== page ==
In a groundbreaking court ruling, a Dutch court has ordered Royal Dutch Shell to slash emissions far more than it was planning.
As governments and corporations grapple with climate change, oil companies are in a difficult position. The oil industry has been one of the primary drivers for the current climate crisis, and companies have responded differently to the changing landscape. Some, such as Exxon, are going so far as to take a page out of Big Tobacco’s legal playbook in an effort to shift blame, downplay the danger and maximize profits as long as possible. Others, such as BP, are pivotingas fast as possible to renewable energy.
In the case of Shell, the company had already committed to cutting its carbon dioxide emissions 20% by 2030. A court in The Hague ruled that didn’t go far enough, and ordered the company to cut emissions by 45% in the same period.
Tears. of. joy. 🚨WE WON! 🚨
The Dutch court just ruled Shell must cut its CO2 emissions by 45% by 2030 (relative to 2019 levels).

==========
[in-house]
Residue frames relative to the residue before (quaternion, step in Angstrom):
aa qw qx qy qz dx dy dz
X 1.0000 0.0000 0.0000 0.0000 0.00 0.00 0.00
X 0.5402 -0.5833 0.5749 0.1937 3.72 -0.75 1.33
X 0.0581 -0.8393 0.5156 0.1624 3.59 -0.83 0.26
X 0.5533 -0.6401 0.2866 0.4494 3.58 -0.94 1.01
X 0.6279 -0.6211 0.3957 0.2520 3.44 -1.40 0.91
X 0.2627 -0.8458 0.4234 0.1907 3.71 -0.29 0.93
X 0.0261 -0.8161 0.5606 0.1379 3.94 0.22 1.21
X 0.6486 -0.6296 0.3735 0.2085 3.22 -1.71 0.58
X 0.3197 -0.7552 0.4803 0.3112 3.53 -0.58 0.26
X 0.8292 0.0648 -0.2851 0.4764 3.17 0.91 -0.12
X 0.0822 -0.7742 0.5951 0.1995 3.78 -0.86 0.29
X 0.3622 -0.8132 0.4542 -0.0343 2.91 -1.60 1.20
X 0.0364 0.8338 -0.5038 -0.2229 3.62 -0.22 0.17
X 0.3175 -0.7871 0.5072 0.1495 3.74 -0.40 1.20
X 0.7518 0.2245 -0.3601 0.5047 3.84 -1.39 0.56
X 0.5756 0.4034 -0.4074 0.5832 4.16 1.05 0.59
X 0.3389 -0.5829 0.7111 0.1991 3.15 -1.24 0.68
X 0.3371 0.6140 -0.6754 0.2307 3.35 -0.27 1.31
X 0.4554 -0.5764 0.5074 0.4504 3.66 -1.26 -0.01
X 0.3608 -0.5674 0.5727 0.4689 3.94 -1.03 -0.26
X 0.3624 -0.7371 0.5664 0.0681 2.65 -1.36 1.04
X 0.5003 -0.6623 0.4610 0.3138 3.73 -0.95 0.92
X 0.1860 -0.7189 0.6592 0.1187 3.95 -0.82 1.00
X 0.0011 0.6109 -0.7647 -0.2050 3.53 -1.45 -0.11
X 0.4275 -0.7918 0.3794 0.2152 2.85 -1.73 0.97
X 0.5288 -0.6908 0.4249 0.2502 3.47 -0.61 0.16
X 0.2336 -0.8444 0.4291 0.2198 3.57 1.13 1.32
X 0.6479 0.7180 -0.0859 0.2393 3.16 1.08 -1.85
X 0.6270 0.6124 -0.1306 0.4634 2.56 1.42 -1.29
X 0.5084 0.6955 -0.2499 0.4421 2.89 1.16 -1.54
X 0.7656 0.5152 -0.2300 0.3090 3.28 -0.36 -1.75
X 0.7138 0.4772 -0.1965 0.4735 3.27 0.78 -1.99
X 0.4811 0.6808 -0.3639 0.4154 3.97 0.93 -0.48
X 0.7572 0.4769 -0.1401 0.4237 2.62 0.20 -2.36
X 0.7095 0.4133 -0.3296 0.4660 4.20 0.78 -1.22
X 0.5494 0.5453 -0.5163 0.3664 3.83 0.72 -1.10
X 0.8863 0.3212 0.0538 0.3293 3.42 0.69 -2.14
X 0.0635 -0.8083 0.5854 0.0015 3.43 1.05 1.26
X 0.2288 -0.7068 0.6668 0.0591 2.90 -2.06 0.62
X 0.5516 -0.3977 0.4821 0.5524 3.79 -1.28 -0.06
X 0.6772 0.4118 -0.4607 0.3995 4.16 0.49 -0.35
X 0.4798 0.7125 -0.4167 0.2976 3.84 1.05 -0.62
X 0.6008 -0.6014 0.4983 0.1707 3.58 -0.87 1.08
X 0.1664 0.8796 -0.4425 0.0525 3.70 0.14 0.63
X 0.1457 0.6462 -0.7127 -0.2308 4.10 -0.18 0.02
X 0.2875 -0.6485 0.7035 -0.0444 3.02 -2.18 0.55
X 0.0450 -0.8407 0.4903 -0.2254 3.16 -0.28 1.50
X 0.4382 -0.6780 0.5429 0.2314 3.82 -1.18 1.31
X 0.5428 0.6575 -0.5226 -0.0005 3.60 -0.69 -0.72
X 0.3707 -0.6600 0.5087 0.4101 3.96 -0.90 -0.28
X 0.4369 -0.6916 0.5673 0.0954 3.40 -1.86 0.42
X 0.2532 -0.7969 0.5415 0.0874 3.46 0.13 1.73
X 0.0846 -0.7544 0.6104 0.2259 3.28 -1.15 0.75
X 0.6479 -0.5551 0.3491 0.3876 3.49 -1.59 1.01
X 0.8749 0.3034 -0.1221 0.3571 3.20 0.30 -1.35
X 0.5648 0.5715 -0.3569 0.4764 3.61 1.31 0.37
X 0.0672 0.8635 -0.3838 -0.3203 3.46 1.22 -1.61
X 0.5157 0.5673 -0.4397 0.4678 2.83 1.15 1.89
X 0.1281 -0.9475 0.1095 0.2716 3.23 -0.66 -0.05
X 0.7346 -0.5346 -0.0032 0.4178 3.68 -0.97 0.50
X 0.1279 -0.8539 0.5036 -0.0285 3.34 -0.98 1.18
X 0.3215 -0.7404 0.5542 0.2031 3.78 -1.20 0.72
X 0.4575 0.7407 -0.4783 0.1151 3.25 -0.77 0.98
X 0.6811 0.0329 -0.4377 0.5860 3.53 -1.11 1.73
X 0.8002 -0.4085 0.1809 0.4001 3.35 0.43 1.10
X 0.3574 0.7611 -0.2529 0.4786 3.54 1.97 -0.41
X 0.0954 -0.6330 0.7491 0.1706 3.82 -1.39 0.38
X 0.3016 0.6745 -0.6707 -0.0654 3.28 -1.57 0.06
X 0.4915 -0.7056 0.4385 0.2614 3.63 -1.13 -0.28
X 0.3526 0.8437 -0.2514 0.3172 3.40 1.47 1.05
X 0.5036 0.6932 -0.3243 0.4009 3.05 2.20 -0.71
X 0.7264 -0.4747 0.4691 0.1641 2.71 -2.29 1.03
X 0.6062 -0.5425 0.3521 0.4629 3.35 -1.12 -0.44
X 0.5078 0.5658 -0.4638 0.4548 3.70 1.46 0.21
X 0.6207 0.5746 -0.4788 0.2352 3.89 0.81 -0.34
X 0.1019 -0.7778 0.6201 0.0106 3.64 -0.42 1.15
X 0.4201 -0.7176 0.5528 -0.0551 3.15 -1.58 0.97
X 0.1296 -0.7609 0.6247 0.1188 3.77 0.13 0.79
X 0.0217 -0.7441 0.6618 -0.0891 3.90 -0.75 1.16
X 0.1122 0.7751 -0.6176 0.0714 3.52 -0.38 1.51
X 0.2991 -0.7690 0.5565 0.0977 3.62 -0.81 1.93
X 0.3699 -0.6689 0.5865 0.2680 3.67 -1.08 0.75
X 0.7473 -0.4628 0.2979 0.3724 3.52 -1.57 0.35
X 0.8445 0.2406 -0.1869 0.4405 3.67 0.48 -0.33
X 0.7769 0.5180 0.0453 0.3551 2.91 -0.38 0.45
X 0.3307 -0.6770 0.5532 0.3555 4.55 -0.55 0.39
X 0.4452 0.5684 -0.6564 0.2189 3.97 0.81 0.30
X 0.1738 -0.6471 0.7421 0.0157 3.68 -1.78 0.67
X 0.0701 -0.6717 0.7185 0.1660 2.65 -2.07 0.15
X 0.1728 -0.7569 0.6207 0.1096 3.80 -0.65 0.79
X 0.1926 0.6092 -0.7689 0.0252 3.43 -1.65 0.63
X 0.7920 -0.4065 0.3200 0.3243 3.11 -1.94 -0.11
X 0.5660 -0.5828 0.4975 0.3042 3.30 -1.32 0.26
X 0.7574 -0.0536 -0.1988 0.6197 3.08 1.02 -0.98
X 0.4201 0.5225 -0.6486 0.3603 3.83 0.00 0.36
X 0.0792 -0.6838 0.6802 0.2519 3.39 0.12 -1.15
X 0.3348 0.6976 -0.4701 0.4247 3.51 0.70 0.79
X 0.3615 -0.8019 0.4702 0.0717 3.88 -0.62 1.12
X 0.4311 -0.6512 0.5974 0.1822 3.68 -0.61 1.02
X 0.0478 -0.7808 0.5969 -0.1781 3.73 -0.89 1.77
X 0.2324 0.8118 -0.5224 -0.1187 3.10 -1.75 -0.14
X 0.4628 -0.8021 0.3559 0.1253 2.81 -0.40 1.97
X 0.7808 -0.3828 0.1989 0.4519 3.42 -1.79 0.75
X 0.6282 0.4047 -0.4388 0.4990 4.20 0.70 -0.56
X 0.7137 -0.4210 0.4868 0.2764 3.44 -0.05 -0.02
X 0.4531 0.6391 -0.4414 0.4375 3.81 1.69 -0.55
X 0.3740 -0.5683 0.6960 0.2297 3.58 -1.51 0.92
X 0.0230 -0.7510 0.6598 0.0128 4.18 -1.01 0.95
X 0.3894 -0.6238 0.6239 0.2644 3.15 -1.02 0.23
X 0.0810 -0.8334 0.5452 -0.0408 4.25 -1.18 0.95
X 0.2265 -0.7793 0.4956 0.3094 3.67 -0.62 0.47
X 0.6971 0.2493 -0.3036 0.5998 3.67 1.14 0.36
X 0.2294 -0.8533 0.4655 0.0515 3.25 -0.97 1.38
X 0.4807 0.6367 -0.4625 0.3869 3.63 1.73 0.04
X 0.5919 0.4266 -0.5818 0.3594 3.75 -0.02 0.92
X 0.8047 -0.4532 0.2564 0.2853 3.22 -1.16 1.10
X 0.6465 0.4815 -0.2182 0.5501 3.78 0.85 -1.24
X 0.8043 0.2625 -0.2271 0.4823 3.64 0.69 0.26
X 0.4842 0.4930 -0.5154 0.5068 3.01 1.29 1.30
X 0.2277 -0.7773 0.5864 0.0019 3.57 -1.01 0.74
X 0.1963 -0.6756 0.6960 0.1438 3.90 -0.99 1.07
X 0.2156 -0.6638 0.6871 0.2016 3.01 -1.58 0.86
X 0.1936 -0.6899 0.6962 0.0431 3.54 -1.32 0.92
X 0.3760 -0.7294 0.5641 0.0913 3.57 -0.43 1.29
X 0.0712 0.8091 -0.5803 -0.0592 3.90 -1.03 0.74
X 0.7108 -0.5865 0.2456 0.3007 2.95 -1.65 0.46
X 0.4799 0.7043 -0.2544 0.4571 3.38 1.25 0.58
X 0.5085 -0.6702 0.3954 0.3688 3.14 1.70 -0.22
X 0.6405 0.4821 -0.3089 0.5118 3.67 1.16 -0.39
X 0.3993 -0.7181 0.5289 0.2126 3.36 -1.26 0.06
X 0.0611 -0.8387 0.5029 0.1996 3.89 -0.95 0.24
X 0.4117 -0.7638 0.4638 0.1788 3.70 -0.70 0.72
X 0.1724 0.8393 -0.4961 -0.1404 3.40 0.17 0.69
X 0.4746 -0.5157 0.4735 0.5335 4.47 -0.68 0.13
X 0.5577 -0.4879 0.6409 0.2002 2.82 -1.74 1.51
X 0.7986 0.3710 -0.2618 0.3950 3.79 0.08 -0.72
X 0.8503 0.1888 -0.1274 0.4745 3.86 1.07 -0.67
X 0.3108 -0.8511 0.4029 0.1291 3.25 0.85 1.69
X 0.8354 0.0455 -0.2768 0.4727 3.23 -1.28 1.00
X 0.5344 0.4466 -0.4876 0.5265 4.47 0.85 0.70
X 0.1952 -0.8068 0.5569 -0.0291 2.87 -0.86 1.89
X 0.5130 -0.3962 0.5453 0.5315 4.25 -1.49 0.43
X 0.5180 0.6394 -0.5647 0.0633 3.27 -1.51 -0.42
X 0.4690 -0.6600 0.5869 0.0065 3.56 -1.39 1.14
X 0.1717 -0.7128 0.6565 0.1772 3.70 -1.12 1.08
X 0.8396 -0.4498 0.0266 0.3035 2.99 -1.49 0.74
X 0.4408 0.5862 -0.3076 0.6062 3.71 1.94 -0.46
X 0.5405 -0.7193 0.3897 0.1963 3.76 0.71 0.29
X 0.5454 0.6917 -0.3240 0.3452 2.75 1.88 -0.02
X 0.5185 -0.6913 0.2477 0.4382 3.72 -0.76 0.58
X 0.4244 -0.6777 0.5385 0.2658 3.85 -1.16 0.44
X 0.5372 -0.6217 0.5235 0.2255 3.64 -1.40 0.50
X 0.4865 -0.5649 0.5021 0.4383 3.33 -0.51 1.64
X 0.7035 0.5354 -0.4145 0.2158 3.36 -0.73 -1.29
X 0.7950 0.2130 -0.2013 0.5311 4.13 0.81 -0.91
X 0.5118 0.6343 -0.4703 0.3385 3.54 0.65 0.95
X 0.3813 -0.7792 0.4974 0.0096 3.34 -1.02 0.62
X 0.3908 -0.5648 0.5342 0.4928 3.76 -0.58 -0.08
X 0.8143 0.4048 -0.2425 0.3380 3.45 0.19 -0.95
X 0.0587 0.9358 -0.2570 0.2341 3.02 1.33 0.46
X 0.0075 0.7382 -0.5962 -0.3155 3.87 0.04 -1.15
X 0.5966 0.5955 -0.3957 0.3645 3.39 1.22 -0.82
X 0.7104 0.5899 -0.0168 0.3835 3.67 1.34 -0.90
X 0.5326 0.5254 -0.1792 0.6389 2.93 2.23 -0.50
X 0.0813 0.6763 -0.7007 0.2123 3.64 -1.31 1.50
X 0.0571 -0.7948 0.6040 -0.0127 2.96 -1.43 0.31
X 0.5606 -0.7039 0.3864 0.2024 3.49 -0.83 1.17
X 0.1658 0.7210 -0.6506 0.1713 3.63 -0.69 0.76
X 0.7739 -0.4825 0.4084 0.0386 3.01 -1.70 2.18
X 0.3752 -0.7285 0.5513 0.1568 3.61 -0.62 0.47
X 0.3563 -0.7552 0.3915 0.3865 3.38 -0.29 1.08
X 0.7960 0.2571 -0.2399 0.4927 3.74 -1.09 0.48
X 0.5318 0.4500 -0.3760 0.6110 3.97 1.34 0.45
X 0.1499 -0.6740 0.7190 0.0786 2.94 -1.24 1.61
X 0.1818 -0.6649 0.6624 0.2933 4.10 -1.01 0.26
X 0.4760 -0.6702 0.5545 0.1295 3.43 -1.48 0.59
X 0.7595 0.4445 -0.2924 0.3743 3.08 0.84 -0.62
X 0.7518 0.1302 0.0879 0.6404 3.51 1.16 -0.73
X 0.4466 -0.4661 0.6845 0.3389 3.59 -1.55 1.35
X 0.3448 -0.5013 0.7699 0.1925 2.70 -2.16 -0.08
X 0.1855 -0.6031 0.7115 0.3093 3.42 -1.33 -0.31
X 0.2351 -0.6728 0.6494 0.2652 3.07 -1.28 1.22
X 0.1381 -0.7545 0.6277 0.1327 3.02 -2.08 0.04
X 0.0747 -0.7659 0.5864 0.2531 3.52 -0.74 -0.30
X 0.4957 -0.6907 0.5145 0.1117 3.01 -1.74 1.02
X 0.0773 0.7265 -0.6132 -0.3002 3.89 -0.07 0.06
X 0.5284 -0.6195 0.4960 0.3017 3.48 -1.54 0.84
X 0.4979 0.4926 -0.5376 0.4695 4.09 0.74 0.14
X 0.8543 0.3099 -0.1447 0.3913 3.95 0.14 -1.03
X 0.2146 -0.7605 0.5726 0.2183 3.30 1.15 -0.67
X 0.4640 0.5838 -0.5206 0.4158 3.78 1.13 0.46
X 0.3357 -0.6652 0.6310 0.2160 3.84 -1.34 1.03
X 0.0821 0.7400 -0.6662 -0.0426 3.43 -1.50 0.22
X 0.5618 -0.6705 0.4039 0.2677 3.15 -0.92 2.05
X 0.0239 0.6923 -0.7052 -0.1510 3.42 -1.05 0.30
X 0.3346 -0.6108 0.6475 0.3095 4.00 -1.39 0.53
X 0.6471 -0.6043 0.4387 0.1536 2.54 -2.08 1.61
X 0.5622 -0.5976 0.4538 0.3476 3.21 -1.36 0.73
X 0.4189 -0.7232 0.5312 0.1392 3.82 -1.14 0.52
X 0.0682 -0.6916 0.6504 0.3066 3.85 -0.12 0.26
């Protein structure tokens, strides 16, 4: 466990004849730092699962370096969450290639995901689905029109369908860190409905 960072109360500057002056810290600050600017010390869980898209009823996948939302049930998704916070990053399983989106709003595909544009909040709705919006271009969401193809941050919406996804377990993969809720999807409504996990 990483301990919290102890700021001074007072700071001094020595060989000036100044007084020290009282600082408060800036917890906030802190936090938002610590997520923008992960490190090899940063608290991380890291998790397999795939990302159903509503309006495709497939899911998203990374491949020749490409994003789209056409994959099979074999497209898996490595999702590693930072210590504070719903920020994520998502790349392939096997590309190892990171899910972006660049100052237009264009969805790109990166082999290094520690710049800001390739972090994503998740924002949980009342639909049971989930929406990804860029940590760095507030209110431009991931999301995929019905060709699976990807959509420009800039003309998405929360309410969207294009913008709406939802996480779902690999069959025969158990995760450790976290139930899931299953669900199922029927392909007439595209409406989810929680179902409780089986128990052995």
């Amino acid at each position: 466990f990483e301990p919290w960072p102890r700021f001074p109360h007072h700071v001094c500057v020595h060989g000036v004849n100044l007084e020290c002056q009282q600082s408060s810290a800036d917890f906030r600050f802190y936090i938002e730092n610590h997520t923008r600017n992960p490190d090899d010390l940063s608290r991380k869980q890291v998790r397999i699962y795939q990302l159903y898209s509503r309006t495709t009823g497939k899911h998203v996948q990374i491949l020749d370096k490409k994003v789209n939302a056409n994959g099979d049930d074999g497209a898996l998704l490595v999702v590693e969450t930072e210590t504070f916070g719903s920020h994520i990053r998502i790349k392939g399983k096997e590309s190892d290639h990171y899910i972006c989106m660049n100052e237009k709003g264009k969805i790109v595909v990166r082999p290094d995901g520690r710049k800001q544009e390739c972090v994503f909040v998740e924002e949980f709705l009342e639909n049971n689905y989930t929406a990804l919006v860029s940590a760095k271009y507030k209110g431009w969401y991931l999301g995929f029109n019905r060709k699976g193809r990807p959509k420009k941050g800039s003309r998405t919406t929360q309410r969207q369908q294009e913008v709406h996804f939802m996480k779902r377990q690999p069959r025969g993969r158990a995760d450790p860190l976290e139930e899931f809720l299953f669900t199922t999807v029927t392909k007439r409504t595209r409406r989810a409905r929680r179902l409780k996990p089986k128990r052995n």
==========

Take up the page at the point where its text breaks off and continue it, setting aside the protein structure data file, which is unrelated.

— Friends of the Earth Europe🌍 (@foeeurope) May 26, 2021
Donald Pols, director of Friends of the Earth Netherlands, praised the decision: “This is a monumental victory for our planet, for our children and is a stop towards a liveable future for everyone.The judge has left no room for doubt: Shell is causing dangerous climate change and must stop its destructive behaviour now.”
Roger Cox, lawyer for Friends of the Earth Netherlands, added: “This is a turning point in history. This case is unique because it is the first time a judge has ordered a large polluting company to comply with the Paris Climate Agreement. This ruling may also have major consequences for other big polluters.”
The ruling is sure to spark fear in other corporations, and open the door for litigation against companies that are not doing enough to abide by the Paris Climate Agreement.